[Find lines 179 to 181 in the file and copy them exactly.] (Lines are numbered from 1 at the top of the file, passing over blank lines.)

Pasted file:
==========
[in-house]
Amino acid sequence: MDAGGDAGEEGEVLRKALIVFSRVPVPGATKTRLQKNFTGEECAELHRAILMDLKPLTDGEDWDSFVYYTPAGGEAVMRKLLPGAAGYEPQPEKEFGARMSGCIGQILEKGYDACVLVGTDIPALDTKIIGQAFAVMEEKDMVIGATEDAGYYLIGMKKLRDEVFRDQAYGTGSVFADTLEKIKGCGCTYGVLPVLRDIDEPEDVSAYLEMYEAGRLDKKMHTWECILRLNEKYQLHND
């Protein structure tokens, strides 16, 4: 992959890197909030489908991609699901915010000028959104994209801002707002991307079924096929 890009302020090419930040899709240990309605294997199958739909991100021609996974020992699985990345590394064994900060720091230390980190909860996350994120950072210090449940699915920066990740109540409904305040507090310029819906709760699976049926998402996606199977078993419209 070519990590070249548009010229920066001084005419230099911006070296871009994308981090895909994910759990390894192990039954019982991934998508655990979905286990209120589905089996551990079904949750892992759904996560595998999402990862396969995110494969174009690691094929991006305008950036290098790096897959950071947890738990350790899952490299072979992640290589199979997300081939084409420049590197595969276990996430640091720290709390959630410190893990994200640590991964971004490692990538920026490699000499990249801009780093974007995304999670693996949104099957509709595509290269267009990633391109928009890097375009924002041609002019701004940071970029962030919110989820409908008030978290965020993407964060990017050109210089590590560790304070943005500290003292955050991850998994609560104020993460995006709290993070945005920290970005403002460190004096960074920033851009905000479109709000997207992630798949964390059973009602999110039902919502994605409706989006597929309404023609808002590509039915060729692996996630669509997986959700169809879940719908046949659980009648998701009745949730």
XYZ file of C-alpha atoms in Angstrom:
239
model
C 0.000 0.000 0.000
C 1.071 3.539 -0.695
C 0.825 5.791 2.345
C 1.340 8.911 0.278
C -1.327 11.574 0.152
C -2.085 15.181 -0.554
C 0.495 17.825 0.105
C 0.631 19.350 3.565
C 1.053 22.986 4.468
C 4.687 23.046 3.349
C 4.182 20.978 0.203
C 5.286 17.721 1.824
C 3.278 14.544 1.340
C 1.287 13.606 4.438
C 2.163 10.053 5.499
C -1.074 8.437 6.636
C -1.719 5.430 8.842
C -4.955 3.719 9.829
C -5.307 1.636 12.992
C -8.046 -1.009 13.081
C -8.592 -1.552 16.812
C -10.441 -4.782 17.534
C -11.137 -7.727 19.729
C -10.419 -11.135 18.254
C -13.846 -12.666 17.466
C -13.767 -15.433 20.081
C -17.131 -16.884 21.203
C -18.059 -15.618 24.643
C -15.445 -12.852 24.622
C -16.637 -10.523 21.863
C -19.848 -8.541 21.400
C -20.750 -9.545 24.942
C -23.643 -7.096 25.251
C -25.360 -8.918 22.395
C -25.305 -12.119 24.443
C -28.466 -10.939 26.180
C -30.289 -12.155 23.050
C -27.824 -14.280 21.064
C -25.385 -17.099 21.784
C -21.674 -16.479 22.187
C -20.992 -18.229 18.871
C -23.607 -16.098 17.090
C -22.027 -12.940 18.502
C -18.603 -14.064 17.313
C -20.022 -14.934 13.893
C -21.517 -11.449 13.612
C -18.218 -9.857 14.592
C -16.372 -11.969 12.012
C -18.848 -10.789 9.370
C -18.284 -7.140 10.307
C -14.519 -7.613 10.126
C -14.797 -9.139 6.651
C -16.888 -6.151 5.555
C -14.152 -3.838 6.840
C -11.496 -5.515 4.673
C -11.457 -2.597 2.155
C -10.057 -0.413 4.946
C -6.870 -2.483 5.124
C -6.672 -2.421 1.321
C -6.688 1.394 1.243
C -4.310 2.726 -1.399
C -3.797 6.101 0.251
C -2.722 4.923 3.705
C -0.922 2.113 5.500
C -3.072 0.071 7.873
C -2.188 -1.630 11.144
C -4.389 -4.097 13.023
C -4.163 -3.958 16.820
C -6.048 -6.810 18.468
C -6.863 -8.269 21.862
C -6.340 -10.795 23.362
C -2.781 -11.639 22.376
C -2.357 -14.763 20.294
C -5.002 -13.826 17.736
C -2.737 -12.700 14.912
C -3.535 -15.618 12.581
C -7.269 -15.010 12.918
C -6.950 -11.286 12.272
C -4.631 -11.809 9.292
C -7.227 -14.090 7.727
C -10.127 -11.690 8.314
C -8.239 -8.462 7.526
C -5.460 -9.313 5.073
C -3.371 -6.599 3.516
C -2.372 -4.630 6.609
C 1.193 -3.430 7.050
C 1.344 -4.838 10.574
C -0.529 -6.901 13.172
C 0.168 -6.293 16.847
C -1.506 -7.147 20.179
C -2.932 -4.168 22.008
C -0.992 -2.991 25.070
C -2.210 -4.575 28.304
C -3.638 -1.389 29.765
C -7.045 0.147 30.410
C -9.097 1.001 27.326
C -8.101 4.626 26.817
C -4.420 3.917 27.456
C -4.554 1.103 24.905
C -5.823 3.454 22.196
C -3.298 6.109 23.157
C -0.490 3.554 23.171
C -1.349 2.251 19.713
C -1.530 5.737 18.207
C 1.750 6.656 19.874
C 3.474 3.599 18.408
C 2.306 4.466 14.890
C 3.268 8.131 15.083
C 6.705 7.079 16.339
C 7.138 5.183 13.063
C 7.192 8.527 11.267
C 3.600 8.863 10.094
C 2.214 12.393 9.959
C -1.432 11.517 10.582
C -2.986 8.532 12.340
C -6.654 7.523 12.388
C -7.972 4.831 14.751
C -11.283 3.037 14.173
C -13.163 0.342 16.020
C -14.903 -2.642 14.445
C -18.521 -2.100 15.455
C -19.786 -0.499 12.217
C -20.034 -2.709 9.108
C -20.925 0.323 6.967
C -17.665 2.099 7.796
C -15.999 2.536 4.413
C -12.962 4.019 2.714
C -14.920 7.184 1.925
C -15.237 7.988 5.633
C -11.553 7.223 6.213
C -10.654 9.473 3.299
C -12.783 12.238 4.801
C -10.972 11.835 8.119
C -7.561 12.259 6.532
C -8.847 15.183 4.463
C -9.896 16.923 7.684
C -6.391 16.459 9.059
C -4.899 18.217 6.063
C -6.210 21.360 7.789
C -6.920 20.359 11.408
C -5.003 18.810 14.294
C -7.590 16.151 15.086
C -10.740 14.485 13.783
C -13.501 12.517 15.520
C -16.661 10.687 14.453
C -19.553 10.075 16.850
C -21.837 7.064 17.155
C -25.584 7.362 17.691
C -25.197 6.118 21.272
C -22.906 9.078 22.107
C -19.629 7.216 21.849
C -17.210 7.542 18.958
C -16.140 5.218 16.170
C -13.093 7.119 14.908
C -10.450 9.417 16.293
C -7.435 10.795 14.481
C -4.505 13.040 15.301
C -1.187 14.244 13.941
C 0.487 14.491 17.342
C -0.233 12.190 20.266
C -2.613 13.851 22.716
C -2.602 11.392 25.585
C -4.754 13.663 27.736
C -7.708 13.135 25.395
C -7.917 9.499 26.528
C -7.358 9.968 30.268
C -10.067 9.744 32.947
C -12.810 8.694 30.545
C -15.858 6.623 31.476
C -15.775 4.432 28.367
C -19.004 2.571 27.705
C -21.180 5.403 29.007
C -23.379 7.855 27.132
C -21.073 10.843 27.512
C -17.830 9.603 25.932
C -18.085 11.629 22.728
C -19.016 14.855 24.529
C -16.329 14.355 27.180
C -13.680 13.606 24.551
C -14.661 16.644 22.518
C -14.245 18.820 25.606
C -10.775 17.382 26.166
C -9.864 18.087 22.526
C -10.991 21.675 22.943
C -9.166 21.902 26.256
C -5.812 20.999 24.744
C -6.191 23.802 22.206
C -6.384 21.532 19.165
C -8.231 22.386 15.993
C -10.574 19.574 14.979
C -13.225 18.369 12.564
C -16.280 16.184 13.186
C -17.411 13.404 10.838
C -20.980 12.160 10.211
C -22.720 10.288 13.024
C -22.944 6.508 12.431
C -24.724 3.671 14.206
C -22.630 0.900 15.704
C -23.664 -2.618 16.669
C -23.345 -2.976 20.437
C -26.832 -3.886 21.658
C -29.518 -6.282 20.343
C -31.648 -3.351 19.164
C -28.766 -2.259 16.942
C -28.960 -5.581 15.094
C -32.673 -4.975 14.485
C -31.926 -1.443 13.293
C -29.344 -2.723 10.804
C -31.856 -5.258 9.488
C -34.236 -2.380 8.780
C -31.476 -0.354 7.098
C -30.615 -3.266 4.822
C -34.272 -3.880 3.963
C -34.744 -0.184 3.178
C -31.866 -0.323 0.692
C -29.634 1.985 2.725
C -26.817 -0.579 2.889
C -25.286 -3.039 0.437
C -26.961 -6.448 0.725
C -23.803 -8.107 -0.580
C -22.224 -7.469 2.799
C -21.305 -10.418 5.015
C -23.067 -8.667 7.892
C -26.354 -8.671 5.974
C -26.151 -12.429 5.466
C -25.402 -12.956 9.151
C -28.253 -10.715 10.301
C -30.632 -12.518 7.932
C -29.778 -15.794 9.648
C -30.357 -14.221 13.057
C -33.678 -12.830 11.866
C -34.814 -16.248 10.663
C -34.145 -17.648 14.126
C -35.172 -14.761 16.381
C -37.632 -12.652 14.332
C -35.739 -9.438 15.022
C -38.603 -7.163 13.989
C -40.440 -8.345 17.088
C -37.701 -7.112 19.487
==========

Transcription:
C -23.379 7.855 27.132
C -21.073 10.843 27.512
C -17.830 9.603 25.932